Taking the pulse of VoIP

A Toronto children’s hospital is one of an increasing number of health-care organizations that have recently adopted IP networks to facilitate voice and video services. Last year, Infostream Technologies Inc. implemented Cisco’s IP telephony solution into Bloorview MacMillan Children’s Centre’s existing

data infrastructure.

Bloorview integrated voice, video and data onto a single IP network, allowing it to provide flexibility and mobility benefits such as the ability to deliver connectivity to its mobile workers via their laptop computers.

The hospital has converted hundreds of phones at its MacMillan and Bloorview sites as well as temporary site at Merton St.

Peter Stavropoulos, company spokesman for Infostream, said the Richmond Hill-based systems integrator decided to go with an integration-based solution to meet Bloorview’s needs.

“”They had 20-year-old technology in the environment and they needed to refresh and expand the technology without a forklift upgrade,”” said Stavropoulos.

“”We provided a migration-integration strategy for them so they could meet their business objectives.””

Bloorview decided to make the switch to VoIP in part because of an aging data infrastructure that had grown over the years to the point where it filled a 3,600 sq-ft. room with a tangled mess of switches, hubs and cables.

On the telephone side, Bloorview was leasing a very expensive Nortel 21 E switch that had no opportunity for growth without replacement.

The hospital had the added problem of connecting its two sites. Two years ago, Bloorview looked at videoconferencing as a possible solution, but ran out of places to plug it in. Plus, construction for Bloorview’s new $107-million facility, scheduled to be completed in 2006, was to begin in January, which meant moving people and offices around the MacMillan site during the construction phase.

“”We were looking at getting rid of all that telephone technology, the aging stuff, the lack of growth, and building something that would help us move forward and get us to the new building and be useable in the new building,”” said Linda Hatton, director of information services at Bloorview.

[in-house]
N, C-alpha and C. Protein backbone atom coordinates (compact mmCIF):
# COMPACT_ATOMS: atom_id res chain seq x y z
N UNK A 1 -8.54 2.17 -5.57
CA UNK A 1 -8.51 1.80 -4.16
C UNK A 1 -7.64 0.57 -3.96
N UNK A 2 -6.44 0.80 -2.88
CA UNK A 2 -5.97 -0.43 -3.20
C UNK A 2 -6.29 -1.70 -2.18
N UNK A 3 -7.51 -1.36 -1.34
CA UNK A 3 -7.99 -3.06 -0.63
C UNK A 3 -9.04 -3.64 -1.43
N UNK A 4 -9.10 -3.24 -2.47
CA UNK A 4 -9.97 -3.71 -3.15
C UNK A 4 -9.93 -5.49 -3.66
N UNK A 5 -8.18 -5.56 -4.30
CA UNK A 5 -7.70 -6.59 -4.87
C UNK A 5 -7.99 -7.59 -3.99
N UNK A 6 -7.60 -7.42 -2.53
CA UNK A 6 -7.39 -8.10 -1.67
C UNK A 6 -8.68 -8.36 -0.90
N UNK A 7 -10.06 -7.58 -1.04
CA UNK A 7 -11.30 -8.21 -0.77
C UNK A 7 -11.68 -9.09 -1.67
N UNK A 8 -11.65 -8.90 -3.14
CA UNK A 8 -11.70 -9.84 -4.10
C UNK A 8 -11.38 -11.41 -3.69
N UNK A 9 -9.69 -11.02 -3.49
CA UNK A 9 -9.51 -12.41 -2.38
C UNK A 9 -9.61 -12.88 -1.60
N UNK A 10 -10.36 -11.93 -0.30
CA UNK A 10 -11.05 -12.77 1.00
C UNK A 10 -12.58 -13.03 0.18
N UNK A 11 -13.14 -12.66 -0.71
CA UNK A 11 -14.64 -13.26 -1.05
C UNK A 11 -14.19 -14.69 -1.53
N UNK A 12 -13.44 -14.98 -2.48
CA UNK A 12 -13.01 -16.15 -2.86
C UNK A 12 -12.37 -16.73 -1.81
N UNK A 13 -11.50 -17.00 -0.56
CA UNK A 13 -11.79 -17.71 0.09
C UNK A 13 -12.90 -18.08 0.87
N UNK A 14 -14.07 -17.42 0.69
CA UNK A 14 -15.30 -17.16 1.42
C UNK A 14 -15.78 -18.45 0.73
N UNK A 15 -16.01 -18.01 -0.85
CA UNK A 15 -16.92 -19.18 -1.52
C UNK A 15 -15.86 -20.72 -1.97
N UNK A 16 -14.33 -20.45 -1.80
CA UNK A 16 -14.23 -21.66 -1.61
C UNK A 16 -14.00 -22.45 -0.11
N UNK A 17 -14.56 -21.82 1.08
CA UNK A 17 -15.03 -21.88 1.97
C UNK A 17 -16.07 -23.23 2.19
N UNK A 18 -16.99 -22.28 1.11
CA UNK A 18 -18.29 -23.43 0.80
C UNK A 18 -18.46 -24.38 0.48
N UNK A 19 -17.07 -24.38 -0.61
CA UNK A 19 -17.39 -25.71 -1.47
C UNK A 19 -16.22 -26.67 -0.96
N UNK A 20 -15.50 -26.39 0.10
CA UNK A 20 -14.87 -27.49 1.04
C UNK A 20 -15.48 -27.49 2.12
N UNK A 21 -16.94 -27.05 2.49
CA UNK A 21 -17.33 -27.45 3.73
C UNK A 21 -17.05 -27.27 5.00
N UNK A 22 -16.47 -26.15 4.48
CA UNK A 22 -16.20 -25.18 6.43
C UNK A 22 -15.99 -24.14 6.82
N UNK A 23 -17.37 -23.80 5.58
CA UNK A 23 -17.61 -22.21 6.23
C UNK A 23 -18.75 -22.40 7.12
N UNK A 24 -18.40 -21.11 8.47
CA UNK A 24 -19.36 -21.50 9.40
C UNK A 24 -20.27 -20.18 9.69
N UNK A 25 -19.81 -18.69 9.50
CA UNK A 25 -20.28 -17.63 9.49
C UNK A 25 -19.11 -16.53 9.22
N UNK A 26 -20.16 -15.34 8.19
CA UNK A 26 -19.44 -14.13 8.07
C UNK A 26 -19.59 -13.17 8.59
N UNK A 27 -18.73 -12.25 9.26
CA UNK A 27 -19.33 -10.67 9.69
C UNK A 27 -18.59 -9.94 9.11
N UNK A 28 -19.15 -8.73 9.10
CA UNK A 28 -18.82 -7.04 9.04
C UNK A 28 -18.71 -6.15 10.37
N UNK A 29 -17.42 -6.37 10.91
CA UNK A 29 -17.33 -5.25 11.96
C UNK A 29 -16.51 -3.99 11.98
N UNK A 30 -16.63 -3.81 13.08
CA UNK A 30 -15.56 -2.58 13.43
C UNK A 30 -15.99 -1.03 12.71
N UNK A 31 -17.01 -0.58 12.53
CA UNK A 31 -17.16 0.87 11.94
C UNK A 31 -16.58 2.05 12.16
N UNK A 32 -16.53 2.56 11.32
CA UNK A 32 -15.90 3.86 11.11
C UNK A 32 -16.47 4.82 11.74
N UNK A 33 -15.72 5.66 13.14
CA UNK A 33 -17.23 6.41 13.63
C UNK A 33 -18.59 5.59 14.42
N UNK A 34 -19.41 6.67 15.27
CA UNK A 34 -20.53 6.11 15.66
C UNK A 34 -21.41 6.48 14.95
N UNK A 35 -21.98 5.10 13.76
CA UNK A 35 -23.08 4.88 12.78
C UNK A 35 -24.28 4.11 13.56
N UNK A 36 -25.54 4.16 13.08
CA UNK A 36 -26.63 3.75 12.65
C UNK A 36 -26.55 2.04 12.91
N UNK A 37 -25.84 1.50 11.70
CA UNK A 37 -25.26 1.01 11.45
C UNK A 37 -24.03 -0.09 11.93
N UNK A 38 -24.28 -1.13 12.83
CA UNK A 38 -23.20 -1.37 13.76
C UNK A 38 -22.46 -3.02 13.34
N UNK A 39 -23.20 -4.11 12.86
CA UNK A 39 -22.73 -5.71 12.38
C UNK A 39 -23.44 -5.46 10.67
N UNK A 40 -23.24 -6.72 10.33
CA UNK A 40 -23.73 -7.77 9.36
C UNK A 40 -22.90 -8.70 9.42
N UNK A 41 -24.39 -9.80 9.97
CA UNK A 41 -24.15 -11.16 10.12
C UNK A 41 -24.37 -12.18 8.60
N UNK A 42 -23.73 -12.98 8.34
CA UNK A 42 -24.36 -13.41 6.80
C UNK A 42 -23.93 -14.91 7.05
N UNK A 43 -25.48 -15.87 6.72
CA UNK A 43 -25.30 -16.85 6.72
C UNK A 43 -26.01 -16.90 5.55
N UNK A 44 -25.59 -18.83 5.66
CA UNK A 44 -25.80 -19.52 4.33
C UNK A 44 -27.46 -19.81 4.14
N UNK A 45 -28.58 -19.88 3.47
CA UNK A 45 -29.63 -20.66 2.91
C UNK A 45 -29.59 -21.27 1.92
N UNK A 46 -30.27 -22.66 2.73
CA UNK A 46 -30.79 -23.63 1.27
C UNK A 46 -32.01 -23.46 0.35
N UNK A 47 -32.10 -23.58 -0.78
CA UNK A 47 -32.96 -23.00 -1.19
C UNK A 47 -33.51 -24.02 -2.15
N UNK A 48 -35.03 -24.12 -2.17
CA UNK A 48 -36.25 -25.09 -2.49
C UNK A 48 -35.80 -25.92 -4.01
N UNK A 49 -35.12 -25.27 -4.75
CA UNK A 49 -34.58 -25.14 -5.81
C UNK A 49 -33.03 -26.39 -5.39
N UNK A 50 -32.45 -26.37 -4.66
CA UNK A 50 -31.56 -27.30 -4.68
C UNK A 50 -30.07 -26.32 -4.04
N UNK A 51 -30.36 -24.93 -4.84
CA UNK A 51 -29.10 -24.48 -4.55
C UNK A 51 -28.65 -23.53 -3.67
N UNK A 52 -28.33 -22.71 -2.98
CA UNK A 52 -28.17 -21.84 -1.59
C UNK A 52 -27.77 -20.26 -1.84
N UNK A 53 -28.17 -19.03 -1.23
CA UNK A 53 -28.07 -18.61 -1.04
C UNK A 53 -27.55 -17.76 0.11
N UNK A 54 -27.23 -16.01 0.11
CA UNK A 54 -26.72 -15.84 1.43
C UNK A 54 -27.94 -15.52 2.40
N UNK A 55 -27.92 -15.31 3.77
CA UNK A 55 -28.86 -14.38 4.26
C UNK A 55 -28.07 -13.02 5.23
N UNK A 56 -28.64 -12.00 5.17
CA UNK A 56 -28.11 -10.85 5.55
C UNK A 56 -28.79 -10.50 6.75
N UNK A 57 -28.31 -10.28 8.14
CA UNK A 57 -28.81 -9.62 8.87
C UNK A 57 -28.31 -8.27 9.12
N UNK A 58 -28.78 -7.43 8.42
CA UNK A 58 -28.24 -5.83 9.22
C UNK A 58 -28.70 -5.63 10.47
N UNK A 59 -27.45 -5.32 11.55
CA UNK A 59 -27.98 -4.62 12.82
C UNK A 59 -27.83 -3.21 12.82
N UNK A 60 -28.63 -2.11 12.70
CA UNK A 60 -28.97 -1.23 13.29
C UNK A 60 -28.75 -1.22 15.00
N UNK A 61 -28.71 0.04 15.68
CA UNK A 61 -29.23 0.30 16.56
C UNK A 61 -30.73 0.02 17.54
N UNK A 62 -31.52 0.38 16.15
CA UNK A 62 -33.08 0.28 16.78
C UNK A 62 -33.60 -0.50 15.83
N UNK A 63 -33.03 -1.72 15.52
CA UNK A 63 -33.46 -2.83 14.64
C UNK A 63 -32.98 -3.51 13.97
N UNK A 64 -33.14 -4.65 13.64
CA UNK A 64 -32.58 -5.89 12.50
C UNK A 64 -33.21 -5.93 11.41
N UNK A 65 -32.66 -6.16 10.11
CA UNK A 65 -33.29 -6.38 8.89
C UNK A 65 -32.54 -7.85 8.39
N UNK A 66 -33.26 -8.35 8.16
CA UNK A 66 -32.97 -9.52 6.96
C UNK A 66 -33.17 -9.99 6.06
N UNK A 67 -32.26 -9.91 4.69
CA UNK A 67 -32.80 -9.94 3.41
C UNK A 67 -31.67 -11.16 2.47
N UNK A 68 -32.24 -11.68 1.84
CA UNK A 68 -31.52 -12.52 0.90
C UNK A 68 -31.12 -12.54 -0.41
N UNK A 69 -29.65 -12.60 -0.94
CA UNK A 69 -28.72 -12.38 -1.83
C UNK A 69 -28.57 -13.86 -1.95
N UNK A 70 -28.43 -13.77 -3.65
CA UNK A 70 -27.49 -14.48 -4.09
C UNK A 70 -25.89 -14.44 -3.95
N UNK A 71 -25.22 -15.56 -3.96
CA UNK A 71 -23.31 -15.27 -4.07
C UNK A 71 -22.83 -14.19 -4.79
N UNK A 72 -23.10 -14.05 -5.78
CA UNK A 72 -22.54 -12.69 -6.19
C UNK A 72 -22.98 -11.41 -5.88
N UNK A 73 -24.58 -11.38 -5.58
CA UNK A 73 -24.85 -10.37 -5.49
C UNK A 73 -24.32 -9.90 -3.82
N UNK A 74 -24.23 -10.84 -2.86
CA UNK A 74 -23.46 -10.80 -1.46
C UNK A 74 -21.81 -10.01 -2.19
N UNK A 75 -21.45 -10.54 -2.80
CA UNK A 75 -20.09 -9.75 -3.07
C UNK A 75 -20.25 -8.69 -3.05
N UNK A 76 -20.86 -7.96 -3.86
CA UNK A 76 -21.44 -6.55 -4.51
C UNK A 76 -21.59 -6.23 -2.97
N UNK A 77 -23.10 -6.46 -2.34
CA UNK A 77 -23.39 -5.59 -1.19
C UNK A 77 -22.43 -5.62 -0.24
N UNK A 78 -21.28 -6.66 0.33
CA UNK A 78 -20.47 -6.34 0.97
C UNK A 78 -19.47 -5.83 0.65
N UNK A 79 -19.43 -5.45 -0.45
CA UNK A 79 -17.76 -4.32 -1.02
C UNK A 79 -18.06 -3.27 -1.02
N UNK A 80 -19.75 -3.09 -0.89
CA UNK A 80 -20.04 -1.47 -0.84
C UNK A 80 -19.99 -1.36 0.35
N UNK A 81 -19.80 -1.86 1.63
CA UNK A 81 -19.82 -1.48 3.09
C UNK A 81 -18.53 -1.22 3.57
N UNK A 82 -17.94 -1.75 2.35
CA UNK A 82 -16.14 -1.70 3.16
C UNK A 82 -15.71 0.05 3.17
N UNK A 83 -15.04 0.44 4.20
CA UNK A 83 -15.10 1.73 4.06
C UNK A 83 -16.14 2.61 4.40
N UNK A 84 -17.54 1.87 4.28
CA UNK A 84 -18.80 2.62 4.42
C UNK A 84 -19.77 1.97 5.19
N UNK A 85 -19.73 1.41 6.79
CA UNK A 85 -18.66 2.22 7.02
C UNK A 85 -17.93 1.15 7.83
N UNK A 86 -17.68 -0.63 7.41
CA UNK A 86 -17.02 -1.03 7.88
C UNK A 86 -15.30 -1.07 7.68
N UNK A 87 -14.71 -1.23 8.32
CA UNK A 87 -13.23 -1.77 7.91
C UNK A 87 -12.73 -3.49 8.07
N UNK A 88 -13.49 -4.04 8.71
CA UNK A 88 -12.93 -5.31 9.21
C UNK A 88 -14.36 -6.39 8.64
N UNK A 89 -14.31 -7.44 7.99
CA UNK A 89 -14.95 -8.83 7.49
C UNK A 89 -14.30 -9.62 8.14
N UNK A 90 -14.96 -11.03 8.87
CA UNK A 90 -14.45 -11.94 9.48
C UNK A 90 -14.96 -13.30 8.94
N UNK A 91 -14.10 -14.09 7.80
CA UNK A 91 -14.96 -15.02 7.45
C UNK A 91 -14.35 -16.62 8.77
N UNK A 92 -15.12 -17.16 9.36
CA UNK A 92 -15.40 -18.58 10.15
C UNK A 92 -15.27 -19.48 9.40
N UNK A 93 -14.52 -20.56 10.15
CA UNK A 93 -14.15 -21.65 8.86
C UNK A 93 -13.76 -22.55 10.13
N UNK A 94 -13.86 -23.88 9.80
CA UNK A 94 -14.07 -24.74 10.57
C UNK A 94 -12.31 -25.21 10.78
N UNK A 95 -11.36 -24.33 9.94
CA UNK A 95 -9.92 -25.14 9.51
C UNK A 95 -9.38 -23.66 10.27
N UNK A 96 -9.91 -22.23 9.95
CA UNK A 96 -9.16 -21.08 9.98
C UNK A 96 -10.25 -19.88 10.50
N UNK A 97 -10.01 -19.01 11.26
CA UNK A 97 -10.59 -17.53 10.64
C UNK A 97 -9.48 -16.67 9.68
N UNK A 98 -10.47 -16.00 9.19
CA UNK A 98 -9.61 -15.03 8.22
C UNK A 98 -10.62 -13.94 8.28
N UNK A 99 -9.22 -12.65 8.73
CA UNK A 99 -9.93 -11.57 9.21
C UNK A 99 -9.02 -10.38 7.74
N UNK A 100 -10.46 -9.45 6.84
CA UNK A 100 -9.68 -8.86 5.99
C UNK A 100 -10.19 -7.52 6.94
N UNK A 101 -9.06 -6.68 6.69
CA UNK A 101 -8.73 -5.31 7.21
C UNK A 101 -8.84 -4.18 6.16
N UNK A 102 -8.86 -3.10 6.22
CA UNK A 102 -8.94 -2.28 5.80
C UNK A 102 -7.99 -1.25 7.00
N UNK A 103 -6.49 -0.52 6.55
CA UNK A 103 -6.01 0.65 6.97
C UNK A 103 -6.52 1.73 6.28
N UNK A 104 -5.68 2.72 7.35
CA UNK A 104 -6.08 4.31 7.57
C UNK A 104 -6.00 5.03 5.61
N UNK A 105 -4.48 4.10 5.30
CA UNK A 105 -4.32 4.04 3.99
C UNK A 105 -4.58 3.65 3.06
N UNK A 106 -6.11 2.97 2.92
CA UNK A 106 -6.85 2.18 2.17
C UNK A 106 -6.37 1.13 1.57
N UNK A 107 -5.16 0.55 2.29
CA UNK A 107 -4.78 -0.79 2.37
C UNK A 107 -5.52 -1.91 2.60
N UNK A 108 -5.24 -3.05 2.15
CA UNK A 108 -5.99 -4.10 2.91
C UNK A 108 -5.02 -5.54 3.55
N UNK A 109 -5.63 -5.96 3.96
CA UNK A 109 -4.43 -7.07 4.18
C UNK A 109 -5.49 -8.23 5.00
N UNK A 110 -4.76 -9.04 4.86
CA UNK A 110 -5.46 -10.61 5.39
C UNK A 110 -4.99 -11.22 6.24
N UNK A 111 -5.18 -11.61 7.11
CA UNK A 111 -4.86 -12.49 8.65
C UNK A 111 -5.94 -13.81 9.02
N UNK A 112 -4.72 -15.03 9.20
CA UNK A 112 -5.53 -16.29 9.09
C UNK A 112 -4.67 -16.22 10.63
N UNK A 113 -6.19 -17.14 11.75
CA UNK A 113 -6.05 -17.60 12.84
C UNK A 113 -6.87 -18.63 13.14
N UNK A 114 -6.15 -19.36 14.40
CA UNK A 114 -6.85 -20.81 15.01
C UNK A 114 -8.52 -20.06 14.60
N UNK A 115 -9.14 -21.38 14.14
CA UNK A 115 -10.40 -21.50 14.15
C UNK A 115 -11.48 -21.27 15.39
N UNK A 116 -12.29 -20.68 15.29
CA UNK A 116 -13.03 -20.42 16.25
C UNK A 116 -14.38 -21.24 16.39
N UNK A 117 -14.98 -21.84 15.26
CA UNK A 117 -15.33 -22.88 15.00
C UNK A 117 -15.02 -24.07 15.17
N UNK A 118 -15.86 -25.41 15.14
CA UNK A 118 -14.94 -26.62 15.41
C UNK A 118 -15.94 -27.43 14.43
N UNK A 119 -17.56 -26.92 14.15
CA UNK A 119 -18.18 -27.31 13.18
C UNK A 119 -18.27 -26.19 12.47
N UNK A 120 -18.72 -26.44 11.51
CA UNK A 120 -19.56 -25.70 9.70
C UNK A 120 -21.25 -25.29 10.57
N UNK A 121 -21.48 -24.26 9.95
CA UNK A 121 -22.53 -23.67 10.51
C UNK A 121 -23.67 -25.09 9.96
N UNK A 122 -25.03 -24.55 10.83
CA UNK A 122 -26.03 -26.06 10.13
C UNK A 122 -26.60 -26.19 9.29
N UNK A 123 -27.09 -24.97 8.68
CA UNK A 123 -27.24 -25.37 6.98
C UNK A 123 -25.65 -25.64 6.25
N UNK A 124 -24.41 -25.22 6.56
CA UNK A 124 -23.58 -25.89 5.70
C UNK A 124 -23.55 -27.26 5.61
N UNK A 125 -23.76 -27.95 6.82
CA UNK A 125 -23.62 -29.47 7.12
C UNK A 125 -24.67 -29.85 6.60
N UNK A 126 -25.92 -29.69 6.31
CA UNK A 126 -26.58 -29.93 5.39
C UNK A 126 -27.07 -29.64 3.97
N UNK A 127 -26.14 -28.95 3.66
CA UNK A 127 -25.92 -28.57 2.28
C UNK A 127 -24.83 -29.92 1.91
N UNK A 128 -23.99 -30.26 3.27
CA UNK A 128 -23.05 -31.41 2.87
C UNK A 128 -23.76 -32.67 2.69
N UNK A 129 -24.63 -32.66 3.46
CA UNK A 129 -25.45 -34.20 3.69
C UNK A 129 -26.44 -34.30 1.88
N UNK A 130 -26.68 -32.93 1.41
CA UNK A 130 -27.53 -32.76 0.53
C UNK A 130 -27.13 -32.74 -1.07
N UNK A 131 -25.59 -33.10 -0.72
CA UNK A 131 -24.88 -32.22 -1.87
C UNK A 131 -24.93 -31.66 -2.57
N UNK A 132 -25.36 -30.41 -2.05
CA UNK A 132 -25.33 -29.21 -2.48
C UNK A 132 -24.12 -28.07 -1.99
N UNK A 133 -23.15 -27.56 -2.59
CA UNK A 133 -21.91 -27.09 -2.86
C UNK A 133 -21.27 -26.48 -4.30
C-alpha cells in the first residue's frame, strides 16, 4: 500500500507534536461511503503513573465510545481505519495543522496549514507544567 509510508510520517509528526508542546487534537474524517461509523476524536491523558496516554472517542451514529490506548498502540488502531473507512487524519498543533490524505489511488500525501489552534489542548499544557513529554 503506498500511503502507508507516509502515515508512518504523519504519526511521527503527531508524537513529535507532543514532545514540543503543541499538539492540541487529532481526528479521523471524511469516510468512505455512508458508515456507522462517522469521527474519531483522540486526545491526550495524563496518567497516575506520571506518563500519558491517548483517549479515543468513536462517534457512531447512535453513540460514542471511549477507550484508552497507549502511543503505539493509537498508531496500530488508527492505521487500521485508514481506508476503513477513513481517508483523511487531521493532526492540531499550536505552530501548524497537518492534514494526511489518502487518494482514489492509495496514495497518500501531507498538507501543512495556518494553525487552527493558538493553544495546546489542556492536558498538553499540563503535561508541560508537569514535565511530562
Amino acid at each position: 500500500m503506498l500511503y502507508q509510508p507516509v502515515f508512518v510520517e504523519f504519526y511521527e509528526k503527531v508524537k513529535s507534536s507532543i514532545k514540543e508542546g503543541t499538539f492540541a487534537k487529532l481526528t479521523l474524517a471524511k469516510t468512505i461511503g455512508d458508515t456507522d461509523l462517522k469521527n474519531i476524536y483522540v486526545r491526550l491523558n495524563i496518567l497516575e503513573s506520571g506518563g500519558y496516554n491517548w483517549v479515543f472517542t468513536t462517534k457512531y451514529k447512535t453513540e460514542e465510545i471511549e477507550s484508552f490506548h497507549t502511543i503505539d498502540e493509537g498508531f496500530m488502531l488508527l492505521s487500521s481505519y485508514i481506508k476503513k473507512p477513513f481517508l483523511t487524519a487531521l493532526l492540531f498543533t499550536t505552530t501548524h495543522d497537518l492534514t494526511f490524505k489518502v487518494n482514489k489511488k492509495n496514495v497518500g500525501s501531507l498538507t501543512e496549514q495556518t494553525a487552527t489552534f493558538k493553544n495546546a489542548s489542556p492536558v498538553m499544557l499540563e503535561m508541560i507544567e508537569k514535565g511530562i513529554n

At its lab, Infostream integrates its IP telephony technology with existing TDM technology, tests it in pocket POC (proof of concept), gets the sign-off from the customer and then deploys it at the site.

The patient-specific benefits in terms of mobility is one of the reasons behind the increasing trend in the health care industry, said Stavropoulos.

“”It’s allowing individuals to have a closer pulse on the patient, meaning having singular type of devices on the nurse or doctor to monitor and the patient having access to the doctor or nurse faster from a wireless standpoint.””

Brantz Myers, national manager of enterprise marketing for Cisco Canada, cited nurse call integration with the telephone system as an attractive benefit to the health care industry.

“”We can deploy IP phones on people’s belts that look like cell phones, but they’re actually Wi-Fi-based phones,”” he said.

The total cost of the project was just under $500,000.

“”On an annual basis right now, I’m saving $120,000,”” said Hatton, adding her budget is 60 per cent less on the telecommunications side.

But for Hatton, dollars can’t make up for the potential IP has to help patients.

“”Sometimes mom or dad may stay here and the other has to go home. I just want to help keep those people connected.””

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Jim Love, Chief Content Officer, IT World Canada

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